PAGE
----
The controversy over a state GOP proposal requiring a government-issued photo ID to vote in every election continues to grow as the Corbett administration pushes the plan and the state Senate prepares to debate a House-passed version.
Montco Democratic state Sen. Daylin Leach notes that an Inky op-ed piece by the state's top elections official, Department of State Secretary Carol Aichele, last week says 99 percent of eligible voters already have government ID's.
Leach, a strong opponent of the proposed requirement, says Aichele's stat is based on PennDOT's count of issued driver's licenses compared to eligible voters.
But Leach's chief of staff, Zachary Hoover, points out that PennDOT doesn't back up the stat with a time frame and therefore lacks specifics on the numbers of people with mulitple licenses, those who have moved or died or who hold PA licenses but vote in other states.
Leach also says that, when questioned about the stat, a department spokesman downgraded the figure from 99 percent to "a vast majority." Says Leach, a "`vast majority' can mean 65 percent."
The issue is important because Republicans across the nation are pushing for stricter voting rules (currently, PA voters need only show an ID the first time they vote) and Democrats charge the push is aimed at voters less likely to hold photo IDs, especially urban elderly, poor and students, a.k.a., likely Democratic voters.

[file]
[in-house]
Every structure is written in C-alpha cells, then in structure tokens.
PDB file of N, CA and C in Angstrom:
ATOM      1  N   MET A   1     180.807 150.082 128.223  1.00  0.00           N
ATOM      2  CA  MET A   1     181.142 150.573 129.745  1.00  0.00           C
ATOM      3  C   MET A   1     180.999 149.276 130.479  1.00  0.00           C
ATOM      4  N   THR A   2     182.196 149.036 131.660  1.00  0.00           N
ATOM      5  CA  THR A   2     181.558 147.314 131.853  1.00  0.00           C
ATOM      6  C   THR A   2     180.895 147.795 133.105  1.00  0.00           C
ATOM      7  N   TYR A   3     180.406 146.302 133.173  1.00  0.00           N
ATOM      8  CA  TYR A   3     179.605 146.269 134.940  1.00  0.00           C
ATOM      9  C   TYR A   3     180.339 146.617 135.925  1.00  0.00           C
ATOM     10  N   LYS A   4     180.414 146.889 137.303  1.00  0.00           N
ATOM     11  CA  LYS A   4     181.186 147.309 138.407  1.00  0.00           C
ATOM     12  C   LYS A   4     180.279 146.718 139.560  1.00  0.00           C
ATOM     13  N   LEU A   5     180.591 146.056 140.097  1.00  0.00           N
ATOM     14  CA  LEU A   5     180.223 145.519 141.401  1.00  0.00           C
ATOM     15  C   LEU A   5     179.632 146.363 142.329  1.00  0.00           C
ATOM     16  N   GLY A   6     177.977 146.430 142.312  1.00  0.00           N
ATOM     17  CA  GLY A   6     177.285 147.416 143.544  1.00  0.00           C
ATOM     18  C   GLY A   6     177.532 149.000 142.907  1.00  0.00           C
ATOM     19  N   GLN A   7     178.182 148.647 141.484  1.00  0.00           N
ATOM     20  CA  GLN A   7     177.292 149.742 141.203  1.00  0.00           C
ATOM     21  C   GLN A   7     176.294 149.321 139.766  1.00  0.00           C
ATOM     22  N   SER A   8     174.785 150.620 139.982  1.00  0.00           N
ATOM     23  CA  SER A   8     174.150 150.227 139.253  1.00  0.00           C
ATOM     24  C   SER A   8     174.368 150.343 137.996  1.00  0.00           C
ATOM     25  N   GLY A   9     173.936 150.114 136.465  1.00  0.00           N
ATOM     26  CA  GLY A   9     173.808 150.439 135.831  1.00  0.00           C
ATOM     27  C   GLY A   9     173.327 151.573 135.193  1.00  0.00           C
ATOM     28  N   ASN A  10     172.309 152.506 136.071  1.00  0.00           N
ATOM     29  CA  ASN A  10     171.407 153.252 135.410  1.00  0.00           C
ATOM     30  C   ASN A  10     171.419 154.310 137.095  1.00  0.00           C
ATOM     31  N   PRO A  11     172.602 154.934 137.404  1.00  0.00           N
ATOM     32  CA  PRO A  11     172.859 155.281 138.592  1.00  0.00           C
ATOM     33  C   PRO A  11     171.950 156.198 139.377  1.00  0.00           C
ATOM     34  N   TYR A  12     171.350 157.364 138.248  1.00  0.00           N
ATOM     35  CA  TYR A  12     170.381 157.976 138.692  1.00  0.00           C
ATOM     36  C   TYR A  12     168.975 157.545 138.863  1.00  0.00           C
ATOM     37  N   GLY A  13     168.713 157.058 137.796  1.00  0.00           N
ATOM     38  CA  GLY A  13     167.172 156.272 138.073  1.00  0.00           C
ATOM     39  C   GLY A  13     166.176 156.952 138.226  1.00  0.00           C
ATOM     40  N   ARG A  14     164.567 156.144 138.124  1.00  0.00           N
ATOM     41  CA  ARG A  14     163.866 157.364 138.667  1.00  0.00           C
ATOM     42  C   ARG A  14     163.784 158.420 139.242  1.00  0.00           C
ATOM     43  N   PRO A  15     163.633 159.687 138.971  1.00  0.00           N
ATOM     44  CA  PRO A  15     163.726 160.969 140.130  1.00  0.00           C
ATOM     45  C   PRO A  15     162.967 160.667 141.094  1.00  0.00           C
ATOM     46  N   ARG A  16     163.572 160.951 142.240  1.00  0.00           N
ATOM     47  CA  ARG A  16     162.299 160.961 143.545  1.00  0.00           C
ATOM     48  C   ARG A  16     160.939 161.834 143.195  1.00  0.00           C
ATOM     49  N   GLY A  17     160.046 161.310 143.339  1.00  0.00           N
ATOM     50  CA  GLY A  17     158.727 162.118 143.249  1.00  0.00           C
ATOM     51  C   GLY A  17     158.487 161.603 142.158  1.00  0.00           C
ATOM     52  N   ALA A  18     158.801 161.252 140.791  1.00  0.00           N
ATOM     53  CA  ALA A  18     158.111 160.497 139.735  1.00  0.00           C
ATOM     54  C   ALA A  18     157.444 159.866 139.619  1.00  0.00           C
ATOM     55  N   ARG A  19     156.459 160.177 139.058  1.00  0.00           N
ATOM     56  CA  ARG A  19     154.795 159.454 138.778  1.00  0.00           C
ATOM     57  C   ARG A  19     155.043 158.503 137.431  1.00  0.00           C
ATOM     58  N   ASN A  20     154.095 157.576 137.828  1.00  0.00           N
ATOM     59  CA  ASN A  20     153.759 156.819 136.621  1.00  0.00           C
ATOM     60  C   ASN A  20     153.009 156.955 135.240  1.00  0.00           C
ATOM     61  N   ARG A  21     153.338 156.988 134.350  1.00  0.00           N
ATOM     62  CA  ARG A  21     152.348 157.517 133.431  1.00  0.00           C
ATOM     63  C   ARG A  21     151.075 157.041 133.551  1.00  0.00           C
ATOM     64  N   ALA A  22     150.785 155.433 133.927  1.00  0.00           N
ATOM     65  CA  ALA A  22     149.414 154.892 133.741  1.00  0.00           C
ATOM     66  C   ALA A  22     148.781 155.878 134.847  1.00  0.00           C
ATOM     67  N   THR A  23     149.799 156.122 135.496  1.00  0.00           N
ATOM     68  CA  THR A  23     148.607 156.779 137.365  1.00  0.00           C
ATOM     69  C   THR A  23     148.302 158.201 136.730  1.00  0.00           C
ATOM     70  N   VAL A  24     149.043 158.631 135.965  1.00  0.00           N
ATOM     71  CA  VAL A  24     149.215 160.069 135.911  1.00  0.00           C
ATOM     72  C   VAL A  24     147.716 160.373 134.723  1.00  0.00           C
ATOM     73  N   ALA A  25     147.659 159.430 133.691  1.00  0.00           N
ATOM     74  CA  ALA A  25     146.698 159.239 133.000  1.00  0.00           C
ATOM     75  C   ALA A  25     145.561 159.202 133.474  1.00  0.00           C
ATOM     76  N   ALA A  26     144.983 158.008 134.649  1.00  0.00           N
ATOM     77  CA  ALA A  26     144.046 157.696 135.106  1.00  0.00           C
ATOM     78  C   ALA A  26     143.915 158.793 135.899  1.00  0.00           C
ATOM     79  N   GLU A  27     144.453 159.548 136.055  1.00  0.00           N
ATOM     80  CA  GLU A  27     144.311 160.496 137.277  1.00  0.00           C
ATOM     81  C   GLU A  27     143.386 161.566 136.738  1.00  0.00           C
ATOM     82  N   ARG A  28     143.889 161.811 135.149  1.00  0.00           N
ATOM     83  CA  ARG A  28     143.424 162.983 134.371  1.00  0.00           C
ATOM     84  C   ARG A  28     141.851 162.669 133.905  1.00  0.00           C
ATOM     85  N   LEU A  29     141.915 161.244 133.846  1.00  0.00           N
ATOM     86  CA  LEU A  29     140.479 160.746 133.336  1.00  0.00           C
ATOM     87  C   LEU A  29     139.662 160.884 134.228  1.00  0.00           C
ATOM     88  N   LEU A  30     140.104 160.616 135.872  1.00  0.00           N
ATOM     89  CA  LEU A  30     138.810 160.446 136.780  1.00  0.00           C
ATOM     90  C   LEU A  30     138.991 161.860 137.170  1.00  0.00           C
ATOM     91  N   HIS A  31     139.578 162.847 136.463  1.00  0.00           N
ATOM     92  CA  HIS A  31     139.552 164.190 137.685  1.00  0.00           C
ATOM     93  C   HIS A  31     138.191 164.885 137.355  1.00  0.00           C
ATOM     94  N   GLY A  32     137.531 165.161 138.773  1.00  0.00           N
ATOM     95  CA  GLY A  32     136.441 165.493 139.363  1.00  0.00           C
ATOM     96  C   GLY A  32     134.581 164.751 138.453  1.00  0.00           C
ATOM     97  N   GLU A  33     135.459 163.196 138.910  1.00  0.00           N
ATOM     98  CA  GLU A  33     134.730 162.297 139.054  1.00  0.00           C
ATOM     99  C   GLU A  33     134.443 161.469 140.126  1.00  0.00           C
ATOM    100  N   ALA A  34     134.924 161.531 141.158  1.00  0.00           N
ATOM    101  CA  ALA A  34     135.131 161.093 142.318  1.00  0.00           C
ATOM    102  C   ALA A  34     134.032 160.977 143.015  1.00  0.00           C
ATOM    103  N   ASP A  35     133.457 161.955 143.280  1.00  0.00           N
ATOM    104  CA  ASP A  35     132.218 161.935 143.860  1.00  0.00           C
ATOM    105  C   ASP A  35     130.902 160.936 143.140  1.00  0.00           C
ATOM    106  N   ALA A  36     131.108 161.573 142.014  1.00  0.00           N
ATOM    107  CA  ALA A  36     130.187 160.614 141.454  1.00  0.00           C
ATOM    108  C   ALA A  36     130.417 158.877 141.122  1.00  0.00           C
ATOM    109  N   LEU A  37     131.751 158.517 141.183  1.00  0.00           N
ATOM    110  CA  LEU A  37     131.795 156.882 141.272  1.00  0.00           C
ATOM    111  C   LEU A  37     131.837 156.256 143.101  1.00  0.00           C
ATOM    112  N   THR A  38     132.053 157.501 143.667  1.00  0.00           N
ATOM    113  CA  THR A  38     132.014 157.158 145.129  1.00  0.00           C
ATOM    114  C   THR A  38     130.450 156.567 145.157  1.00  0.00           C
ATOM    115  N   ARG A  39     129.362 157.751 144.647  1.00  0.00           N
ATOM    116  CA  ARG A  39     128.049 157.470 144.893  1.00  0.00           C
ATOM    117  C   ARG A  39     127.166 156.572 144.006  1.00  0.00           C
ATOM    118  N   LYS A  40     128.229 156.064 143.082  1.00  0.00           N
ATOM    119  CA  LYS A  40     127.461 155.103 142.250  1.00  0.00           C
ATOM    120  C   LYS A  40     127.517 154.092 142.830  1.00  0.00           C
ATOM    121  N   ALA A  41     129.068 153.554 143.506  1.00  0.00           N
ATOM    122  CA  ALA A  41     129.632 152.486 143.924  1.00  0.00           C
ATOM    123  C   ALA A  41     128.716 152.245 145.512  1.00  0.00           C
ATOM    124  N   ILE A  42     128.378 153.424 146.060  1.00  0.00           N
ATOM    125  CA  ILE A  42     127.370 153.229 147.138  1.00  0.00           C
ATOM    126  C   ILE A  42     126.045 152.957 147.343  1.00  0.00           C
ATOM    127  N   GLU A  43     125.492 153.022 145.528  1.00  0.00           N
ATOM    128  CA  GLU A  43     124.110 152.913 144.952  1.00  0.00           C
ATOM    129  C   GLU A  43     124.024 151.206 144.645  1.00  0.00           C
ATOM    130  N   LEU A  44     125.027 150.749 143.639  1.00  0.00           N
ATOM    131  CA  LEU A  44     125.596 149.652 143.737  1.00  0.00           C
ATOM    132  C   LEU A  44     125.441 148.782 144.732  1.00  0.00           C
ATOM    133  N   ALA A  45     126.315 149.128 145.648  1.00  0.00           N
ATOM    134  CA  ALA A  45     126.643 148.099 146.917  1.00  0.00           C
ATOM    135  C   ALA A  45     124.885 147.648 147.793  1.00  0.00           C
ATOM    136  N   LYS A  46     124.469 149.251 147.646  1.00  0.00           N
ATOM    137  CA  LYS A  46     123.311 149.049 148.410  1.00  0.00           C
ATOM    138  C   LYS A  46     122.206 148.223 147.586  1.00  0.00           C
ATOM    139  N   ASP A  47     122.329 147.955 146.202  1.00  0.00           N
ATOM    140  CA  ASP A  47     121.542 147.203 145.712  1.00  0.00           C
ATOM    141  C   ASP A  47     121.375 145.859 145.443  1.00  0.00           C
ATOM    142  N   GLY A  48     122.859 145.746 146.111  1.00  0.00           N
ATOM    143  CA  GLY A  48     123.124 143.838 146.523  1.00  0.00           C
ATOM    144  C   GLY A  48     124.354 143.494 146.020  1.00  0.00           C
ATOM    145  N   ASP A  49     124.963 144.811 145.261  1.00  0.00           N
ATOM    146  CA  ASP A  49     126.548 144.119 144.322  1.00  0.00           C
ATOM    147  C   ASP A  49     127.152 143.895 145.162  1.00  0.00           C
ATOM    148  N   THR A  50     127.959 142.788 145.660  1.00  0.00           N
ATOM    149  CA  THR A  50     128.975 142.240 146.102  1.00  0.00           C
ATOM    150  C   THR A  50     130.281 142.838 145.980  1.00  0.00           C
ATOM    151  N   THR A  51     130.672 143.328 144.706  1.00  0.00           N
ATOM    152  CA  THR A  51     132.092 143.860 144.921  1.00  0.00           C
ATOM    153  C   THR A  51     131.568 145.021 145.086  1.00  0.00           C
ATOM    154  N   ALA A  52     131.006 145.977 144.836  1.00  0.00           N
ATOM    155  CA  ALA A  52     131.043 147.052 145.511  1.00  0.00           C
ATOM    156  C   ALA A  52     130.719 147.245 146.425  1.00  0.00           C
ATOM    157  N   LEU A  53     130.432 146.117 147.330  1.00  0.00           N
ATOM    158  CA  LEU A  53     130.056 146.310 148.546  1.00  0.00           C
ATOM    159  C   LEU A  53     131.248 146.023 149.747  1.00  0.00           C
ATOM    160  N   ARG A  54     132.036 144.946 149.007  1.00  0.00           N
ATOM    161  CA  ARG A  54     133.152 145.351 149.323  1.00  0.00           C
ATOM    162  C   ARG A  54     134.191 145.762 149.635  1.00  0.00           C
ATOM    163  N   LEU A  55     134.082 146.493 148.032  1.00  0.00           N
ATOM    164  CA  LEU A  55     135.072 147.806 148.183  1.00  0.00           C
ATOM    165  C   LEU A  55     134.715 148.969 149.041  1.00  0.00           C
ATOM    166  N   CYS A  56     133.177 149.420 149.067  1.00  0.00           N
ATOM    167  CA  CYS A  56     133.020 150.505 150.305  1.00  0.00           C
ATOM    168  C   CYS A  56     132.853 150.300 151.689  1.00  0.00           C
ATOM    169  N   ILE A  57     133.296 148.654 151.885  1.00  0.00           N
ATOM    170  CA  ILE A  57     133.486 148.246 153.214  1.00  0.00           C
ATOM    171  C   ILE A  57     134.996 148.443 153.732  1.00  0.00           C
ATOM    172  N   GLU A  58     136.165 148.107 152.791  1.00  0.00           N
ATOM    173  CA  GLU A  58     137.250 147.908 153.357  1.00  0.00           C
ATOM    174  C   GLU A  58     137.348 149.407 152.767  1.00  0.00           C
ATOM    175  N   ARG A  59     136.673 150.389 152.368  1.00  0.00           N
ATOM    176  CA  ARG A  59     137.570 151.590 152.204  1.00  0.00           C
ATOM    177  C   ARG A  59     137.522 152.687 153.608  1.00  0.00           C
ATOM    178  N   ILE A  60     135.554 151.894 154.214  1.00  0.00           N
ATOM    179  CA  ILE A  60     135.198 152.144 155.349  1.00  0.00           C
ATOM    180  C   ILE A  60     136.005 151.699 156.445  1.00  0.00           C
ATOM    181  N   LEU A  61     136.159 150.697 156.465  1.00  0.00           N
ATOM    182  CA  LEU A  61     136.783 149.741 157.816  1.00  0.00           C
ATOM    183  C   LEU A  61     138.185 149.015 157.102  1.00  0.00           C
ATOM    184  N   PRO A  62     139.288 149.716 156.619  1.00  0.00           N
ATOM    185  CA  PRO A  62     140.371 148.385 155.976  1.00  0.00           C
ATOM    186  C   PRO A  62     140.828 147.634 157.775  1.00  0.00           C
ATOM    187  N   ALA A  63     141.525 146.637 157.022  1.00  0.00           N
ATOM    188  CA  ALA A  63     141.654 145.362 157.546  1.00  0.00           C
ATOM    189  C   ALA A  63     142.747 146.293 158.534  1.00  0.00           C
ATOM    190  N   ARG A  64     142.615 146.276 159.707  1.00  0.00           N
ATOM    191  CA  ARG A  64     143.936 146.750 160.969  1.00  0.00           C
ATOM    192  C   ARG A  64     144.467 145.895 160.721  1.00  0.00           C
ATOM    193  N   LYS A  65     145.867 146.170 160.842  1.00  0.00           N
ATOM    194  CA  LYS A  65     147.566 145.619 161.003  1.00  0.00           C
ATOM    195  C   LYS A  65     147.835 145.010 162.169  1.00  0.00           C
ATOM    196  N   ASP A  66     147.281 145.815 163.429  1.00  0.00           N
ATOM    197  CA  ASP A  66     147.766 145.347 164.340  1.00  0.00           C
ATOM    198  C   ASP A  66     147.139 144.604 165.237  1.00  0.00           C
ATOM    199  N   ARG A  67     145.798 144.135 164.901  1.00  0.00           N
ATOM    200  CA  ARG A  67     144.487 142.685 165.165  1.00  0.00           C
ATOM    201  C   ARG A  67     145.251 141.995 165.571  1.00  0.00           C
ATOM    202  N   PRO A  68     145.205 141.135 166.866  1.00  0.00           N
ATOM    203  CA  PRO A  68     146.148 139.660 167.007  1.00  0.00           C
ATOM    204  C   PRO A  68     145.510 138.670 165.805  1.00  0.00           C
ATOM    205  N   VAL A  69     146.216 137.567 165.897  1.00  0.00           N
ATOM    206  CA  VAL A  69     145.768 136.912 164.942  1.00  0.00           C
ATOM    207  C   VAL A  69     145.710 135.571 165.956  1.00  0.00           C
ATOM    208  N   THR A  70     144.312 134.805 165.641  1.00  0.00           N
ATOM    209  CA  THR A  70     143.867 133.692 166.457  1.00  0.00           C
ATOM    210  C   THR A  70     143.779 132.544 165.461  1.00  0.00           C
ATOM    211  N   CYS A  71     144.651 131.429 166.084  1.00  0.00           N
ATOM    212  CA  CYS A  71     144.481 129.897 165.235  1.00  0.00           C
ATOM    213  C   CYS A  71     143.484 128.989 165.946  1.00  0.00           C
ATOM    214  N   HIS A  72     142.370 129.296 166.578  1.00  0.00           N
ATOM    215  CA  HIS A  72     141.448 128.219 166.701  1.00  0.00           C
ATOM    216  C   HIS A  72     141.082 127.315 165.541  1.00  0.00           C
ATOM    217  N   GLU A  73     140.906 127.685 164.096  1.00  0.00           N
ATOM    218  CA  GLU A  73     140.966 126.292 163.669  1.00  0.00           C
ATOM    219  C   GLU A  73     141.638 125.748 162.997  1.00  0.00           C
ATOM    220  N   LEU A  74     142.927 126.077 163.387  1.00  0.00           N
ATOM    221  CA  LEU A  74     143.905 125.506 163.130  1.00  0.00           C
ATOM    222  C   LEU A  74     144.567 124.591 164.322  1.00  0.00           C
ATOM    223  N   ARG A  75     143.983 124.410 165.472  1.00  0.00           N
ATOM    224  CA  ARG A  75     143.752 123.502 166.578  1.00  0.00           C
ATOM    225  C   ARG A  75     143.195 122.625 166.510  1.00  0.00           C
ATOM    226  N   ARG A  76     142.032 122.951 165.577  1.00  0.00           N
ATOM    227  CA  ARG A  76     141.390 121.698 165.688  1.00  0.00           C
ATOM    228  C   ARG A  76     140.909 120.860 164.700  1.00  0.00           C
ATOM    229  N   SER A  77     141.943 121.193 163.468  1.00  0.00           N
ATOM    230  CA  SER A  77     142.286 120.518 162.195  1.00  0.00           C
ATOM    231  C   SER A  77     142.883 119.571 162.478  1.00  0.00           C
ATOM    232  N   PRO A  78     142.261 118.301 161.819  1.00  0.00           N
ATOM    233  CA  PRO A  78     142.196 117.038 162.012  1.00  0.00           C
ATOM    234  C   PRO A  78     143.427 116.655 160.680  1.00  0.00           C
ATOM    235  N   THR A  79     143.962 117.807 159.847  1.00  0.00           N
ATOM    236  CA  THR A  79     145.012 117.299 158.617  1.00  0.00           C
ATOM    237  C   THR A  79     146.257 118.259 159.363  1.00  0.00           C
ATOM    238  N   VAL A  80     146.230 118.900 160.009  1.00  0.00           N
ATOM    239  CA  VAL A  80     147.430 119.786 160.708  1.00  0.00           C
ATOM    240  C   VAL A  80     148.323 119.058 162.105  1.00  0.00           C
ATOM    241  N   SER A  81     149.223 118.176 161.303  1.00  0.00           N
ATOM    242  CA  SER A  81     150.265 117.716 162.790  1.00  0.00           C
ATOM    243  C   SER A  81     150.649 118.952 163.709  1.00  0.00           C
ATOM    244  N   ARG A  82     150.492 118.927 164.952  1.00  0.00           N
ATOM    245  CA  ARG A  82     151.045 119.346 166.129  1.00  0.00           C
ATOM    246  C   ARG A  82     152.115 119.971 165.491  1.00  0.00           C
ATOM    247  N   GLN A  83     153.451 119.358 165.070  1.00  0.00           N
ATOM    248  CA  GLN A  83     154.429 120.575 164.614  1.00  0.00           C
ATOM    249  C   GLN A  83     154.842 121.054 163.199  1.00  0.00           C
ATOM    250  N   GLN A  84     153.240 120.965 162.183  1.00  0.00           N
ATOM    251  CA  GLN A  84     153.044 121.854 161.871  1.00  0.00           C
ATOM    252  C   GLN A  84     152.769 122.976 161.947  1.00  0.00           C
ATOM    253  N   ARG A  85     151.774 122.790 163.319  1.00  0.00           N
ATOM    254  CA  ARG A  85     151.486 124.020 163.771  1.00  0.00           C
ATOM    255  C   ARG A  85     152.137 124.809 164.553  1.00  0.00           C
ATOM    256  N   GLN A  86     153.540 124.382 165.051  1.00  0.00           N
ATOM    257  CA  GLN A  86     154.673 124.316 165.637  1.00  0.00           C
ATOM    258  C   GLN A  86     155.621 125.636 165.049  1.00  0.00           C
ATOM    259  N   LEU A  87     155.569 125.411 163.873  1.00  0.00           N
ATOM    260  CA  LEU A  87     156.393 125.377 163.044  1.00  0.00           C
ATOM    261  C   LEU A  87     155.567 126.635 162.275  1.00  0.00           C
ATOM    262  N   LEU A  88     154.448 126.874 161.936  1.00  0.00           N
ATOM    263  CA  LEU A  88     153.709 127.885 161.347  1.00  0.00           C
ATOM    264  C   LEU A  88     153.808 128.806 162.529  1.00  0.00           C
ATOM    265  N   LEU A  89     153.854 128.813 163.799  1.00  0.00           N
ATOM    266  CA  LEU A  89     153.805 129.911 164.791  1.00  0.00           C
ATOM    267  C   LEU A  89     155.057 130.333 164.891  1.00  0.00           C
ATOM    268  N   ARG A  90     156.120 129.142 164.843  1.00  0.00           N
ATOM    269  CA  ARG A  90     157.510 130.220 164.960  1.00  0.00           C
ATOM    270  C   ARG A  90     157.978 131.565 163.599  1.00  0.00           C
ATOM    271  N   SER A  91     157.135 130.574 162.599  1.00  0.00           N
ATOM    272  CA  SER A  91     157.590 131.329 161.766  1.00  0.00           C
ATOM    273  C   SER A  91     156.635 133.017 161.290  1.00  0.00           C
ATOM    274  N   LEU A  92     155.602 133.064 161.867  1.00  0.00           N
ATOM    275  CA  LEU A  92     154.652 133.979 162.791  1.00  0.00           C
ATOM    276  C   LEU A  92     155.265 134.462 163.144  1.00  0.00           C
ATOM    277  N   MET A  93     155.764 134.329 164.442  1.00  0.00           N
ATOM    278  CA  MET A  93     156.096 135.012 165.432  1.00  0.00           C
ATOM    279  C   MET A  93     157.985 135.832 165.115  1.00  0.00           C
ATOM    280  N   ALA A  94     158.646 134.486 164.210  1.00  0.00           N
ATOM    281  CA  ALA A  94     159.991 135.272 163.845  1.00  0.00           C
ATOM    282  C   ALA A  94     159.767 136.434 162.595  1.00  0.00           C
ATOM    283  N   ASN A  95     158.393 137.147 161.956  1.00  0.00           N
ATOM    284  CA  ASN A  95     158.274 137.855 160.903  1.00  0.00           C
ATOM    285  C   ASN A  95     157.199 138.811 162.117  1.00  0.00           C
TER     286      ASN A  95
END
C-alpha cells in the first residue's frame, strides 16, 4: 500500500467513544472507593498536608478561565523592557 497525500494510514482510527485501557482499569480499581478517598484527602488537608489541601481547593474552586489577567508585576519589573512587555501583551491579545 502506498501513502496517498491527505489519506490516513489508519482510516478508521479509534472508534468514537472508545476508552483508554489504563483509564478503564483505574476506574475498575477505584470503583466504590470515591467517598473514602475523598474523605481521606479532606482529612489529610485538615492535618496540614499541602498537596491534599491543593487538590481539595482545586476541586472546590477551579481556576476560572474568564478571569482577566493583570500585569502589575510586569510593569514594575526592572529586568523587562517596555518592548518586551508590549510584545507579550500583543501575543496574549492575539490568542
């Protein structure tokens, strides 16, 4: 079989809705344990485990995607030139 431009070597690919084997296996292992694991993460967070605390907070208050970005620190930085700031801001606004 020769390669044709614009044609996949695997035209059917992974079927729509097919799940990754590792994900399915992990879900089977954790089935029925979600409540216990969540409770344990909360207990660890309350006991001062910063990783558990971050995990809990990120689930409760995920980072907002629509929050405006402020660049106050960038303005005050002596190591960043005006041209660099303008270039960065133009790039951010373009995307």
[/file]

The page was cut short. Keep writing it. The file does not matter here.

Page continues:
The Harrisburg Patriot-News weighed in with an editorial today noting 320,000 state voters (roughly the population of Pittsburgh) don't have driver's licenses and that while state-to-state voter rules vary, only six other states are as restrictive as the PA plan.
Also, while the Corbett administration says PennDOT will issue a free photo ID to those who need one (at a cost to taxpayers of $1 million), the Patriot notes that getting one requires showing up with a Social Security card and three forms of identification.
At a minimum, this plan makes it tougher for many to make themselves eligible to exercise their right to vote.
(The Corbett administration often notes that Georgia's stricter voting rules had no impact in 2008 when the African-American vote increased 5 percent. But I'm thinking, just maybe, that increase had something to do with the chance to vote for the first African-American president.)
The cost of this program also is arguable. The state House Appropriations Committee says it would cost $4.3 million, not $1 million; the Pennsylvania Budget & Policy Center says $11 million.
There are many questions here. Is voter fraud a real problem? Are stricter rules just a political ploy? Since photo ID is needed for so many things, why shouldn't it be needed to vote? What's the real cost of the program? And is it worth that cost? The Senate debate should air them all.